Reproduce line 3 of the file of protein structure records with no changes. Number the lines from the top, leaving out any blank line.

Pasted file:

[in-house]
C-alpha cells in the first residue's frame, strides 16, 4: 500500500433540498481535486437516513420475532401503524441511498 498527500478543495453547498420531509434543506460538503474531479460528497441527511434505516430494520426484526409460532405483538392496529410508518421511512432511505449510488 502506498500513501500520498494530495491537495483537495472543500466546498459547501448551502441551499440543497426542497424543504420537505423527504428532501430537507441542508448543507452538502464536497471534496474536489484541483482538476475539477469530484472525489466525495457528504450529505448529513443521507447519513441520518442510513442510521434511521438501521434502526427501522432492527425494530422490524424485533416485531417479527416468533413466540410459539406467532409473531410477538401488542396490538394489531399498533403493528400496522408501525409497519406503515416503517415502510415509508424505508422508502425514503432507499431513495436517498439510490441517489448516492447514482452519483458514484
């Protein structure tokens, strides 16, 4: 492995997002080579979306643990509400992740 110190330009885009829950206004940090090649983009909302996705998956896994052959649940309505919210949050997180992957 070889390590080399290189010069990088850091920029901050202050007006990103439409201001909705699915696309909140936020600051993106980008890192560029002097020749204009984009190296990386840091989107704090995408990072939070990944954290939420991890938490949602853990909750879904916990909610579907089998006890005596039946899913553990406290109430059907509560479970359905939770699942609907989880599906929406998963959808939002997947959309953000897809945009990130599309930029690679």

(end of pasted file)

């Protein structure tokens, strides 16, 4: 492995997002080579979306643990509400992740 110190330009885009829950206004940090090649983009909302996705998956896994052959649940309505919210949050997180992957 070889390590080399290189010069990088850091920029901050202050007006990103439409201001909705699915696309909140936020600051993106980008890192560029002097020749204009984009190296990386840091989107704090995408990072939070990944954290939420991890938490949602853990909750879904916990909610579907089998006890005596039946899913553990406290109430059907509560479970359905939770699942609907989880599906929406998963959808939002997947959309953000897809945009990130599309930029690679």